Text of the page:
CSA harshly concludes – and rightly so — that the U.S. was not founded on Christianity. It “was founded upon the genocide of indigenous nations” and – I might add – the backs of black slaves. Christians who proudly point to this country’s foundation in the Christian faith need to go back to school.
“The patriotism American Christianity often exudes within its houses of worship is a revisionist lie that celebrates generations of white supremacy and the brutal suppression of others,” the CSA says.
Finally, Christian author, pastor and podcaster Carey Nieuwhof points out that Christians’ judgmental attitudes are killing Christianity in America. (See my views on attracting millennials in the face of declining church membership here and the He Get Us media campaign to attract new members here.)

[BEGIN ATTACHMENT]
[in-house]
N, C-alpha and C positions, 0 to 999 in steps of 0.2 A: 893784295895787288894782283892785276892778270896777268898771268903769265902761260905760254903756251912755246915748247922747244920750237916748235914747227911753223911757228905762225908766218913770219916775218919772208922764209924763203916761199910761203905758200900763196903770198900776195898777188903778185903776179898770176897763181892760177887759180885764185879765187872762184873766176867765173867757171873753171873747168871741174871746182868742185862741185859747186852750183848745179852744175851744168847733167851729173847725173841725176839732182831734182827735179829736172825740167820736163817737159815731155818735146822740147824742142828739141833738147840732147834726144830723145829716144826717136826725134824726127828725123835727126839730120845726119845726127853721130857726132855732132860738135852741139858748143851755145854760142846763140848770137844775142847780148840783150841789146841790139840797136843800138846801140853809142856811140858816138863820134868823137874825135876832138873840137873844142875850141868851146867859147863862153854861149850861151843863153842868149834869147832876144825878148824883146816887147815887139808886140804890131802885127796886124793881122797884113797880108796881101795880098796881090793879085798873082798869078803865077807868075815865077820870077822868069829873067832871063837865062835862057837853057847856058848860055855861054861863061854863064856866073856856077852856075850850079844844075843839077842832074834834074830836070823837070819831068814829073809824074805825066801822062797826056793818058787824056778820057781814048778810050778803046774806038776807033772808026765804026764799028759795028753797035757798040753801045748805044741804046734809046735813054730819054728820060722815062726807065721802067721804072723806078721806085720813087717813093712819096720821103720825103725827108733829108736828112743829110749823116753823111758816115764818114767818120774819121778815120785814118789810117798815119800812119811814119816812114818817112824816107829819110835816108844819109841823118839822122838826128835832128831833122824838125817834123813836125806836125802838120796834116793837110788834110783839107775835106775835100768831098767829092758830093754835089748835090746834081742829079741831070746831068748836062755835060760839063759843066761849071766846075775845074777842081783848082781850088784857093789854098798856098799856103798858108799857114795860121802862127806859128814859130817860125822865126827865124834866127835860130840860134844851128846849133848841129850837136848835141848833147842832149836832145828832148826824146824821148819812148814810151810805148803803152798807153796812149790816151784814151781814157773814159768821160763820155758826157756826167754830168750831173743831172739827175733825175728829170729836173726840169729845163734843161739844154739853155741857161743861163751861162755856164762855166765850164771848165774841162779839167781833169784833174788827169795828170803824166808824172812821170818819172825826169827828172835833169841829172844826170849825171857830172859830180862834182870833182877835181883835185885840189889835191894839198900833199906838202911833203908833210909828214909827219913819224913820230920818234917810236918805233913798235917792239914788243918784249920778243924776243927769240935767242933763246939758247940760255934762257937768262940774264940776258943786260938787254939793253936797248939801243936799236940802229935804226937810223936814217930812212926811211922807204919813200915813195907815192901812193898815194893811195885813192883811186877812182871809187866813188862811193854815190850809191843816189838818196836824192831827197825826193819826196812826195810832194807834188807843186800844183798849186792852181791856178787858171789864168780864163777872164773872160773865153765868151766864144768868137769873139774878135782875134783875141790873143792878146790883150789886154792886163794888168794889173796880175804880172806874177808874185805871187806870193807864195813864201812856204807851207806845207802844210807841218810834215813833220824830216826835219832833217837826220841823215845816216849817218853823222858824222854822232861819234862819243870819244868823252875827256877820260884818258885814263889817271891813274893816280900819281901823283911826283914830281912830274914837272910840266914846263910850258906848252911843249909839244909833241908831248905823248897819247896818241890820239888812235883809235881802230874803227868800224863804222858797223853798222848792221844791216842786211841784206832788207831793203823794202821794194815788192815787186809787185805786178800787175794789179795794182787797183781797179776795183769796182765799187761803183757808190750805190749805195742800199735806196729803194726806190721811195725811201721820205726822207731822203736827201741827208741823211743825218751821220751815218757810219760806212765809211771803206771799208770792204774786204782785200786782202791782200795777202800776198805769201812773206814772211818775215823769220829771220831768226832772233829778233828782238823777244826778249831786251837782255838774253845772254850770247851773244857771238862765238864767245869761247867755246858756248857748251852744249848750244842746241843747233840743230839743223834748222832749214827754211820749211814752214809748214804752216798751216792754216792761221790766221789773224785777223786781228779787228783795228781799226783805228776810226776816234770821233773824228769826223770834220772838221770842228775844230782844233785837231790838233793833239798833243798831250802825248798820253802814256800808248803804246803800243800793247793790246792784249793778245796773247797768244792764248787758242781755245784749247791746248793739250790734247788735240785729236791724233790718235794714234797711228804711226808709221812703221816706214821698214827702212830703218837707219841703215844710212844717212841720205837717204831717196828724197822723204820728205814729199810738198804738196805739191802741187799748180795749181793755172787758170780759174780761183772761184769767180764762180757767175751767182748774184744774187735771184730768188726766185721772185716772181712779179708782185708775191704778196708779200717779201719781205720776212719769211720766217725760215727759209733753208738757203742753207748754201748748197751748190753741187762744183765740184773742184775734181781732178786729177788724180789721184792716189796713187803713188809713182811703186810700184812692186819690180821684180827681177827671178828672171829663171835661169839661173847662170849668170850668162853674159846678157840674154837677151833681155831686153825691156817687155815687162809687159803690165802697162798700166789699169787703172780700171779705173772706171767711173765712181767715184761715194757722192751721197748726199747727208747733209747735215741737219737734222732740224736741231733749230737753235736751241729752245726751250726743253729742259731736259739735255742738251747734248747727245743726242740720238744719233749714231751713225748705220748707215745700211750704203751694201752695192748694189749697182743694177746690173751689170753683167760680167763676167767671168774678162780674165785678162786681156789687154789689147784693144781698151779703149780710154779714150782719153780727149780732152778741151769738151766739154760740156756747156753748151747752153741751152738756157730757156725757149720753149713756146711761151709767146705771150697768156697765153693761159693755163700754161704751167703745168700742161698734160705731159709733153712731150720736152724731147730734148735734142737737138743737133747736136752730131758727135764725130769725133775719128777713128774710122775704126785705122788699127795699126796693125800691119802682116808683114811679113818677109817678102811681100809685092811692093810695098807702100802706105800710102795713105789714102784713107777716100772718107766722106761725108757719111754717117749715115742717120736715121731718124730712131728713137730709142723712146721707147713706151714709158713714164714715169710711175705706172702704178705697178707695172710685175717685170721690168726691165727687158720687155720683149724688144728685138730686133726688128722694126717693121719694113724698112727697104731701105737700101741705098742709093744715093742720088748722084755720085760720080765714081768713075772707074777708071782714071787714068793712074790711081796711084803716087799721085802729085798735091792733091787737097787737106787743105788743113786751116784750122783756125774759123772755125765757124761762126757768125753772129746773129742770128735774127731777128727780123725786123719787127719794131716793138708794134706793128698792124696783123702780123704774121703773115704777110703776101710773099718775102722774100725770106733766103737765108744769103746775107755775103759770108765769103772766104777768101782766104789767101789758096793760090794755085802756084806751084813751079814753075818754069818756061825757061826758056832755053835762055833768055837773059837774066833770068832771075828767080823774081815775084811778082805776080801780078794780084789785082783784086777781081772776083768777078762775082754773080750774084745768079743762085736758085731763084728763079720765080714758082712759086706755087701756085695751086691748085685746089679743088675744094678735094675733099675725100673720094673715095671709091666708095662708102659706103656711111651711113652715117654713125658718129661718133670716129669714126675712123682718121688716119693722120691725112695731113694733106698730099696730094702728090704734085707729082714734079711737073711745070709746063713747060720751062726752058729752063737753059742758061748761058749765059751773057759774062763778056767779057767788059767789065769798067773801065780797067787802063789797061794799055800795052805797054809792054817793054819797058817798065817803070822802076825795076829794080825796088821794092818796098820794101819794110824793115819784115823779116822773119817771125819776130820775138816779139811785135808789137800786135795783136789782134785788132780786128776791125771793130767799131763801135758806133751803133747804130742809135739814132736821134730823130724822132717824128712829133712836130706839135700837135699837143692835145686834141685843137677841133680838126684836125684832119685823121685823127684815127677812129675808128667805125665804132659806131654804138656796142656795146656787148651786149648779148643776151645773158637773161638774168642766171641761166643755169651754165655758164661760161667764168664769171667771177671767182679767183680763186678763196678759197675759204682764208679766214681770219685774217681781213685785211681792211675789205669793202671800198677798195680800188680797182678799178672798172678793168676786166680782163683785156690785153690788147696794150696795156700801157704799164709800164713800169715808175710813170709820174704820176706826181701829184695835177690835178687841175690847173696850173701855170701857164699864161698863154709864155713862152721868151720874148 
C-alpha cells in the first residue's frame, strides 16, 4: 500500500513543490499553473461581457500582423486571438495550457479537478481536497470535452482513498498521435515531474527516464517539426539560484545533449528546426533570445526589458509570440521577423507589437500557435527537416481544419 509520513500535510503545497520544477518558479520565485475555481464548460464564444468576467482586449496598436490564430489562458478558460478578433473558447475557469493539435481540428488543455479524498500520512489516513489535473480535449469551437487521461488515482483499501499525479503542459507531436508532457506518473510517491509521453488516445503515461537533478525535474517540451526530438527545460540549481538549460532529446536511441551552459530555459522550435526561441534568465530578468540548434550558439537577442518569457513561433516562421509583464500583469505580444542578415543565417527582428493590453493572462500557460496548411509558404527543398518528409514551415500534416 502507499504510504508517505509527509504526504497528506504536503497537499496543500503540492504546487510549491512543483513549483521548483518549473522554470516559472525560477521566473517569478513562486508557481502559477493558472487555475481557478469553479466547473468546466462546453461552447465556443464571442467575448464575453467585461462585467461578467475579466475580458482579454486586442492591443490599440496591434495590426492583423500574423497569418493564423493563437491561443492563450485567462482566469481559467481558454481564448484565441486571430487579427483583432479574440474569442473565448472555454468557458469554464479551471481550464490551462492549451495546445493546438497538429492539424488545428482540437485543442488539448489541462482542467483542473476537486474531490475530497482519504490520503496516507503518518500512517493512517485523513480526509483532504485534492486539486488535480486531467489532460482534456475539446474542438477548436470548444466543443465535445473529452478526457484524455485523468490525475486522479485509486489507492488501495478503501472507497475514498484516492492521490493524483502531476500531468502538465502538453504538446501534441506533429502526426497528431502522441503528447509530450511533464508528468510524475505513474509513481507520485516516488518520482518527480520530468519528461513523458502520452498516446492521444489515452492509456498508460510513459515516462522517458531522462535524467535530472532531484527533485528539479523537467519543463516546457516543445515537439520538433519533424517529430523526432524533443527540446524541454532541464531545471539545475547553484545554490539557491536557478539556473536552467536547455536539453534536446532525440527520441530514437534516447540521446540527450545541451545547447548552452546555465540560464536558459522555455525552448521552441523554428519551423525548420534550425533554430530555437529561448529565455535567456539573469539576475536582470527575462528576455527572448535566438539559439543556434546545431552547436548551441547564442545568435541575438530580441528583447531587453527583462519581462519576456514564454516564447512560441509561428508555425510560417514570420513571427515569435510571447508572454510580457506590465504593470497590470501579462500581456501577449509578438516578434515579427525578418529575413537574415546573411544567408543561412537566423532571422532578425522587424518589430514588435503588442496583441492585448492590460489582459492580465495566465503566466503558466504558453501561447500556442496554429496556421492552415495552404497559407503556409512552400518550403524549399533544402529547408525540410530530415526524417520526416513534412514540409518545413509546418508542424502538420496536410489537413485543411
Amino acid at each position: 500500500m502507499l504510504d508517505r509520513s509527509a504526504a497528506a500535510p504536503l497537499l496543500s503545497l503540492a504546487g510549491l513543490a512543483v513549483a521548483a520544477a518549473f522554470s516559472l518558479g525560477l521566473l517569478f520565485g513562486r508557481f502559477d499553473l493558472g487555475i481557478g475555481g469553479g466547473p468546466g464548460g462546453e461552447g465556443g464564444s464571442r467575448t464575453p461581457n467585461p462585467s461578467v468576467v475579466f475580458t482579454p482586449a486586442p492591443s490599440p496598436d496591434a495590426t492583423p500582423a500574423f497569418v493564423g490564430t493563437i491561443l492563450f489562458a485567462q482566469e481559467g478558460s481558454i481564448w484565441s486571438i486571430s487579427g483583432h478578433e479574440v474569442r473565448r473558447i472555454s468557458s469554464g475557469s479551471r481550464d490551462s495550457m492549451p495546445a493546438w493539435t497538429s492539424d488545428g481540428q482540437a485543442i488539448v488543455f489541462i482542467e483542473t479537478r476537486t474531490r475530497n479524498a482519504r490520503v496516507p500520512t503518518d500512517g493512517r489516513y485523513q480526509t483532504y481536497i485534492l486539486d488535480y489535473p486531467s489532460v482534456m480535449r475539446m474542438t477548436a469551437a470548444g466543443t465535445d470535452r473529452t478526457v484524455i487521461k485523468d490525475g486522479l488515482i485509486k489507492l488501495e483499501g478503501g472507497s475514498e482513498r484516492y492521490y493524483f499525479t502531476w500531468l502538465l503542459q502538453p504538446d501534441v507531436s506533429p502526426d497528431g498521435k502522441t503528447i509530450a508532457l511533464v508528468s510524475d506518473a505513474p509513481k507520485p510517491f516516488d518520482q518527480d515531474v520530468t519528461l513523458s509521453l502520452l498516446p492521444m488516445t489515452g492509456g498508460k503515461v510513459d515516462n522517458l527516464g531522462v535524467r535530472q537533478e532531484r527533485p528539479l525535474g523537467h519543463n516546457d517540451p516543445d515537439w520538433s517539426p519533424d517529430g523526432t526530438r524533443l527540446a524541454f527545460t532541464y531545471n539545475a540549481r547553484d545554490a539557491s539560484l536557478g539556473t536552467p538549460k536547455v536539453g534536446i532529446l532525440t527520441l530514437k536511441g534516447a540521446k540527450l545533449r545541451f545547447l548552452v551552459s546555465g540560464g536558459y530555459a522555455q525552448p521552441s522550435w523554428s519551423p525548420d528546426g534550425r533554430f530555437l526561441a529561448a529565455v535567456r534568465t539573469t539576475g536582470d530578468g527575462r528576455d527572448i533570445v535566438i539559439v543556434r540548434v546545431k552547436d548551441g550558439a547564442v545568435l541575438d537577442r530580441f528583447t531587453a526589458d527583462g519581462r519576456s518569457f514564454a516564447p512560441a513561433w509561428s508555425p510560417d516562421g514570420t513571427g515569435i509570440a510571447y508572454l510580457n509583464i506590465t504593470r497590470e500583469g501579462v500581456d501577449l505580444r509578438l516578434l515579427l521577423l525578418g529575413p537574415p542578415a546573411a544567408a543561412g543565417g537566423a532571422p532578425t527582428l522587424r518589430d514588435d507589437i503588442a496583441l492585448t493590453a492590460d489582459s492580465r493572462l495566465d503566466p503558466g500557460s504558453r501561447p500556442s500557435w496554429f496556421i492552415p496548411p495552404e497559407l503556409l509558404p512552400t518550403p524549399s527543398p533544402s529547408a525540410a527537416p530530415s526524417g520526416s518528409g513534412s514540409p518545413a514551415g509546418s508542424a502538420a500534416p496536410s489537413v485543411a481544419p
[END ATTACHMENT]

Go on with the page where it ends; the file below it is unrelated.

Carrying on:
Nieuwhof says that being judgmental “is the basis of racism, sexism and almost every other ‘ism’ you can think of. It’s also fundamentally incompatible with authentic Christian faith.”
The author explains that Jesus tells us that Christians should be known by our love, yet many non-Christians know us for “how deeply we judge, not for how deeply we love….
“The problem in many cases is not that unchurched people don’t know any Christians,” Nieuwhof says. “The problem is that they do. And they don’t like us – for good reason.”
He believes that judgmental attitudes are killing the Christian church because people who judge:
- Almost always lack love
- Almost never help others
- Are grounded in arrogance rather than humility
- Can pray about those they judge but not for them
- Kill evangelism in their churches